How can a prepositional phrase shift to become a verb?
I don't know why, but the embolded semantic shift for agree (v.) below unsettles me.
a gré is a prepositional phrase, correct?
If so, how can a prepositional phrase transmogrify into a verb (e.g. agreer)? Can you please make this shift feel more intuitive, or naturalize this shift?
late 14c., "to give consent, assent,"
from Old French agreer "to please, satisfy; to receive with favor, take pleasure in" (12c.), a contraction of phrase a gré "favorably, of good will," literally "to (one's) liking"
(or a like contraction in Medieval Latin) from a,
from Latin ad "to" (see ad-) + Old French gre, gret "that which pleases,"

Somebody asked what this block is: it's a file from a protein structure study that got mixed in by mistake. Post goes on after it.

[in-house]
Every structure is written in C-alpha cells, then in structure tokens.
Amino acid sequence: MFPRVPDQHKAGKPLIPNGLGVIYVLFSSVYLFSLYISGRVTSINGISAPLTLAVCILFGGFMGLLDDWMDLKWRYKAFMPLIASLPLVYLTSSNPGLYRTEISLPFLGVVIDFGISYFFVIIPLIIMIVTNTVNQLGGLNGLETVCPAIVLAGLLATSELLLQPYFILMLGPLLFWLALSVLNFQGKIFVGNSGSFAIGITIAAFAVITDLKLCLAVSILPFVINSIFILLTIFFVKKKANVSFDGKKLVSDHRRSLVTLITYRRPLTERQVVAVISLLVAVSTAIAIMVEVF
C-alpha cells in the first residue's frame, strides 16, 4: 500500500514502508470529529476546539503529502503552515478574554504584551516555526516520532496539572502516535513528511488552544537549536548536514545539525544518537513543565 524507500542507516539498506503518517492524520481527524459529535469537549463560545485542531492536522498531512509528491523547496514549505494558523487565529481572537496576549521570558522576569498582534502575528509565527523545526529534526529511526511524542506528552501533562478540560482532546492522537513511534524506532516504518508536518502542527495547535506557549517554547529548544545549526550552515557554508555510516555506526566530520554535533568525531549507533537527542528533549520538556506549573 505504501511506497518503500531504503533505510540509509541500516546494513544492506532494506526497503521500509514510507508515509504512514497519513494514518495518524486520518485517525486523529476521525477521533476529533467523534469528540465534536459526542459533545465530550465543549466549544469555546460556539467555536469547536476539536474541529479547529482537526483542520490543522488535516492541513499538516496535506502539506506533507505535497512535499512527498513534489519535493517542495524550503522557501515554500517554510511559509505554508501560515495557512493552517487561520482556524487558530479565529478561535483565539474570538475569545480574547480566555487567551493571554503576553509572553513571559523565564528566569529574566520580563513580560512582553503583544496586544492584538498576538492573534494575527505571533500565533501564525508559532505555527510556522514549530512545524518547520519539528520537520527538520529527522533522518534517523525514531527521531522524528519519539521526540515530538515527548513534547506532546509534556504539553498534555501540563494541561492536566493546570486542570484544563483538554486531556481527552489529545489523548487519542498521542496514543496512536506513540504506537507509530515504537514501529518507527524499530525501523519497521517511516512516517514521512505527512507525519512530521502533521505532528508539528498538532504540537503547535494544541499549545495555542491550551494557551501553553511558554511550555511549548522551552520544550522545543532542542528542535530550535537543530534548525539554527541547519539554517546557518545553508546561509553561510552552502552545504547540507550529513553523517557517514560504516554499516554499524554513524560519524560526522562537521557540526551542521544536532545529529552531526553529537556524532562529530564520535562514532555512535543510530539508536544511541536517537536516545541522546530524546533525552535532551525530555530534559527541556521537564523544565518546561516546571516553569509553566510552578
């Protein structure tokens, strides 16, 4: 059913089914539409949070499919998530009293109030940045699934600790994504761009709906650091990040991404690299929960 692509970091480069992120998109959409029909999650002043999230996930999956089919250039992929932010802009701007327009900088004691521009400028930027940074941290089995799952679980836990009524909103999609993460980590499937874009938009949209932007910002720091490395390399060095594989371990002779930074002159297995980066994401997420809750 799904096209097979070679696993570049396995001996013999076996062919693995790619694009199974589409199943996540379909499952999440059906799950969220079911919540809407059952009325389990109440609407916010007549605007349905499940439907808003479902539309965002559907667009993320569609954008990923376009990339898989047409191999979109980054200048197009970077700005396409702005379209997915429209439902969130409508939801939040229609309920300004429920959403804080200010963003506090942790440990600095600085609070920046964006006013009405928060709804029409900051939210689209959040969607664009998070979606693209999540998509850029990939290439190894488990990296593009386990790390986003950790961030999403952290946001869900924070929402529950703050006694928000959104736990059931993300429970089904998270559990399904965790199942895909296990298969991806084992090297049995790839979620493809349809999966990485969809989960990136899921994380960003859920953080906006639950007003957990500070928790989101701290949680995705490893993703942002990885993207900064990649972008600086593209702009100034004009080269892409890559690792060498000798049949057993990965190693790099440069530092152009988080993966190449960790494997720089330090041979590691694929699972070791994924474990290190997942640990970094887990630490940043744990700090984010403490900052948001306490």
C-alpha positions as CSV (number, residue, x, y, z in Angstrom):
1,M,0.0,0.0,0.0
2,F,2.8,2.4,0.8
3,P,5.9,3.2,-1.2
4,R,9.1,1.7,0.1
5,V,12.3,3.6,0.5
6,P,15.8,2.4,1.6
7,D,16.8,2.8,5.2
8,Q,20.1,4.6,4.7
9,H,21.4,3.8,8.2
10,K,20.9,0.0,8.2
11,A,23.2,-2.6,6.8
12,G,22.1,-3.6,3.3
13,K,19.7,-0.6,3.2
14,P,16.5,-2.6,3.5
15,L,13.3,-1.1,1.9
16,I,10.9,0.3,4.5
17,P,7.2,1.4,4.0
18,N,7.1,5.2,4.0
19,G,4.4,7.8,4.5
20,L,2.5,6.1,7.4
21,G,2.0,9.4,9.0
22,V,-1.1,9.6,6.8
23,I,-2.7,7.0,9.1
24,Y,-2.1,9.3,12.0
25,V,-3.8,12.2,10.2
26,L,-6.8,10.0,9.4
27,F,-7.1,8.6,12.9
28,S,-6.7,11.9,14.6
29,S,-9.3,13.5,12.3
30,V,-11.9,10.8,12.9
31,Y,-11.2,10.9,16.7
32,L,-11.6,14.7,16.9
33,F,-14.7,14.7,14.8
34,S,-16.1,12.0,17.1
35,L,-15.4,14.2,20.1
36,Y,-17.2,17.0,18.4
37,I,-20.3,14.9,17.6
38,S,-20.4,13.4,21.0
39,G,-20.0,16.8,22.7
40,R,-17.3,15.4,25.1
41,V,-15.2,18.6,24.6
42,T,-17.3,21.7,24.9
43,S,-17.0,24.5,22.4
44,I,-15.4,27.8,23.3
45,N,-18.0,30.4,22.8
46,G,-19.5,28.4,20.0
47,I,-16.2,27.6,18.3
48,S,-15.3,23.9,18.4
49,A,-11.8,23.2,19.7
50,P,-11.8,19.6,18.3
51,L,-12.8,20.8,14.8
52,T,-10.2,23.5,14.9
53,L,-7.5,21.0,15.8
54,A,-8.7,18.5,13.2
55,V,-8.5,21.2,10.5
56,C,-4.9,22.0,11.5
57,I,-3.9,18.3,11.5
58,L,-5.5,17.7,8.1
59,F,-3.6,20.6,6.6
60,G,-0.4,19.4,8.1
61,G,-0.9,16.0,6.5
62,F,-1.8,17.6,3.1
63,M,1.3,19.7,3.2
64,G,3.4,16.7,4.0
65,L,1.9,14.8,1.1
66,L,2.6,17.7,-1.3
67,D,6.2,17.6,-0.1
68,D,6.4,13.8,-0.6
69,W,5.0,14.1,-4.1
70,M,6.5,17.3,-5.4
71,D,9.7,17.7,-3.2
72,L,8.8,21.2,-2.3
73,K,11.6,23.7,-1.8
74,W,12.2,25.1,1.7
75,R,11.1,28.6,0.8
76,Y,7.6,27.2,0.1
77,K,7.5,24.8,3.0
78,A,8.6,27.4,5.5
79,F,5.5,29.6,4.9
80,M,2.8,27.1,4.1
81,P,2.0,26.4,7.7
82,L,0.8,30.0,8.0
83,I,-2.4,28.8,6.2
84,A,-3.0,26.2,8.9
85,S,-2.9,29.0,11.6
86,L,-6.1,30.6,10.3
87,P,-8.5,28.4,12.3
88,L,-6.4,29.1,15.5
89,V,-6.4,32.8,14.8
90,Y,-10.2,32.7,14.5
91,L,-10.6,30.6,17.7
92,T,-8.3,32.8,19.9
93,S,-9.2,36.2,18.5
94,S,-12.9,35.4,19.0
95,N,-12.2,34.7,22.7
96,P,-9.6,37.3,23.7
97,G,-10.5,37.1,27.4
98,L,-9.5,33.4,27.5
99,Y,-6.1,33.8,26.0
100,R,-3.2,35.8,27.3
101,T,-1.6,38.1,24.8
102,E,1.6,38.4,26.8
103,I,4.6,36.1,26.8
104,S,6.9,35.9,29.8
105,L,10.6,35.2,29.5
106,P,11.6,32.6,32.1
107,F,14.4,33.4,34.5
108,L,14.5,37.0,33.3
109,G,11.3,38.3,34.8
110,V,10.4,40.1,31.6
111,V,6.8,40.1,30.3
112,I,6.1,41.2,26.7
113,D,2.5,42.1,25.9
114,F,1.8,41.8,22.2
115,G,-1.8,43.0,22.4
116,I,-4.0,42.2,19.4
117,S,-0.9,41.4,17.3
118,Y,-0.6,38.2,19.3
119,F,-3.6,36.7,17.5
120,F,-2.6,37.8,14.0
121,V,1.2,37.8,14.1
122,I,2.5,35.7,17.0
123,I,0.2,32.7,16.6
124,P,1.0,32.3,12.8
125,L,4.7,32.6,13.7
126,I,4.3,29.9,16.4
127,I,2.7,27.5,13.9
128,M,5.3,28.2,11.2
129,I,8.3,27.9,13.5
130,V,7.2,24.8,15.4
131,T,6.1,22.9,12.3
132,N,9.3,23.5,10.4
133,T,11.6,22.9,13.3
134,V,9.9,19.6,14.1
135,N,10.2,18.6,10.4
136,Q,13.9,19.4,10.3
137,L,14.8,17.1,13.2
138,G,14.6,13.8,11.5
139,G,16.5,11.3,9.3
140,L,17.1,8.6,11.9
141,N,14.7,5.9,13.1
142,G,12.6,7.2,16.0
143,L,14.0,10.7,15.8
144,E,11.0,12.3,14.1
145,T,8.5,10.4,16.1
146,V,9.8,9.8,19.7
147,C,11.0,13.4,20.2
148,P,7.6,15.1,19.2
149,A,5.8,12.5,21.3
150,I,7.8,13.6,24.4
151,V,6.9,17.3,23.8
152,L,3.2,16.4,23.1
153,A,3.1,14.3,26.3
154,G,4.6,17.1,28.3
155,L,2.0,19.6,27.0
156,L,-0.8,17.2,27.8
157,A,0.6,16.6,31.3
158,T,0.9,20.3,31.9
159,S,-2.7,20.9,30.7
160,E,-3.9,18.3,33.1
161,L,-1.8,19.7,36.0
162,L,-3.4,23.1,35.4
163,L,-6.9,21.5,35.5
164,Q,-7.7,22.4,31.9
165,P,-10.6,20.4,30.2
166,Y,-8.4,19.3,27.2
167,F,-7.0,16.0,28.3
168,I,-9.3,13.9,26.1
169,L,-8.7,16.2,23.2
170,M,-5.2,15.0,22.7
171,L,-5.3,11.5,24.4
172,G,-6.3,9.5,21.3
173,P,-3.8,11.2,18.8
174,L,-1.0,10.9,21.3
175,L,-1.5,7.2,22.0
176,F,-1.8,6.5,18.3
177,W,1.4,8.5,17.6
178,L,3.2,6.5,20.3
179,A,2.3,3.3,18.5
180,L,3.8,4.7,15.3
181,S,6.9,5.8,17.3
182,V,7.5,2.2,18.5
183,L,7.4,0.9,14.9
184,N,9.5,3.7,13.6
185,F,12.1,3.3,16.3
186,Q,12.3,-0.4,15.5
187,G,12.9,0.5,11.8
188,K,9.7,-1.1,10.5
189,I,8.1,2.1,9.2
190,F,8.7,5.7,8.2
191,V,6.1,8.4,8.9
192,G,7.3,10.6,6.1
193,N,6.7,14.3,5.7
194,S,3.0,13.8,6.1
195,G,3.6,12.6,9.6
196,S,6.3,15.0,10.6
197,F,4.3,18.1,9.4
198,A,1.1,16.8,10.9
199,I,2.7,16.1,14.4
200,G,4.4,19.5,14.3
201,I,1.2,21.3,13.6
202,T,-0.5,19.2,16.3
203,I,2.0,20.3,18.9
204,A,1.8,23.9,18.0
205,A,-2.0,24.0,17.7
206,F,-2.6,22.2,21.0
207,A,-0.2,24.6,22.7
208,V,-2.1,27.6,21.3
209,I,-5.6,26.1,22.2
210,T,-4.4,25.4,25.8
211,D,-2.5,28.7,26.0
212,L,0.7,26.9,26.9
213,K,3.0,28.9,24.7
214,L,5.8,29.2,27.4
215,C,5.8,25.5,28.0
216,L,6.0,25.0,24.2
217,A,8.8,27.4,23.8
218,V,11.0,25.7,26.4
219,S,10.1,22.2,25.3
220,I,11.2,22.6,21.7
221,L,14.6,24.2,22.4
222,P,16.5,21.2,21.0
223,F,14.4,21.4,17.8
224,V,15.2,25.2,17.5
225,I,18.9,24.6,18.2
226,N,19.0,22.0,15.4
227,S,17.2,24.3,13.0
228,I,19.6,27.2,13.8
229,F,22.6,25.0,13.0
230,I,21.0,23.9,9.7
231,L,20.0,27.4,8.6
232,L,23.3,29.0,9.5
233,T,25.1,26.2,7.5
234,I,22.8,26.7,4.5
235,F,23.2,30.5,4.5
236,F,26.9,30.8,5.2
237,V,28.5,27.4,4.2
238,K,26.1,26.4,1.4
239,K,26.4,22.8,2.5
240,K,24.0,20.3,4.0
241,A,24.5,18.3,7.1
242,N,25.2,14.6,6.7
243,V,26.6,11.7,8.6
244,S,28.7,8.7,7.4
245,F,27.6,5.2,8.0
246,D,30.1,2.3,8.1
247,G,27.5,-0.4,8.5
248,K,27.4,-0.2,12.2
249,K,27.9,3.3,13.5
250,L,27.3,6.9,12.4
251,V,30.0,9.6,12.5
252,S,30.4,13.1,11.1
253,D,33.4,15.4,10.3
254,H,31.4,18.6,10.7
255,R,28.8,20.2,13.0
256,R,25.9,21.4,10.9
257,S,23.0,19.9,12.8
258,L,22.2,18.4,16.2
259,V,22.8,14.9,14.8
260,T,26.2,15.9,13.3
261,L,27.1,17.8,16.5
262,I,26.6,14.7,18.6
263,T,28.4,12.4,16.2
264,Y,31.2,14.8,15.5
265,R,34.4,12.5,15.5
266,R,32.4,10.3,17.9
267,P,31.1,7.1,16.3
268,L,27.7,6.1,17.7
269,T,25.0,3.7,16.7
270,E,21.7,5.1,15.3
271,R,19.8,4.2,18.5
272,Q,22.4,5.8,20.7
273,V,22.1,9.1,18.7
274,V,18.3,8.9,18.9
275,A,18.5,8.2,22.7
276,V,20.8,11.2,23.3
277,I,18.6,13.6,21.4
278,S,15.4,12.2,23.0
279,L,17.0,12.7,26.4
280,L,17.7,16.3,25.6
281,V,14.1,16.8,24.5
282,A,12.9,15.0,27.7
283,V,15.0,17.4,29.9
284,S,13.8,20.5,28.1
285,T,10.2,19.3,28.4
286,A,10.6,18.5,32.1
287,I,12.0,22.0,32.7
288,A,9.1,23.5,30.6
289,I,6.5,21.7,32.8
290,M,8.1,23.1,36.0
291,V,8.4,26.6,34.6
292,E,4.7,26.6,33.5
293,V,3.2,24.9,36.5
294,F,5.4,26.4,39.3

from Latin gratum, neuter of gratus "pleasing, welcome, agreeable"
(from suffixed form of PIE root *gwere- (2) "to favor").
In Middle English also "to please, gratify, satisfy," a sense preserved in_ agreeable_. Of parties, "come to agreement; make a settlement," mid-15c.; meaning "to be in harmony in opinions" is from late 15c. Of things, "to coincide," from 1520s. To agree to differ is from 1785 (also agree to disagree, 1792).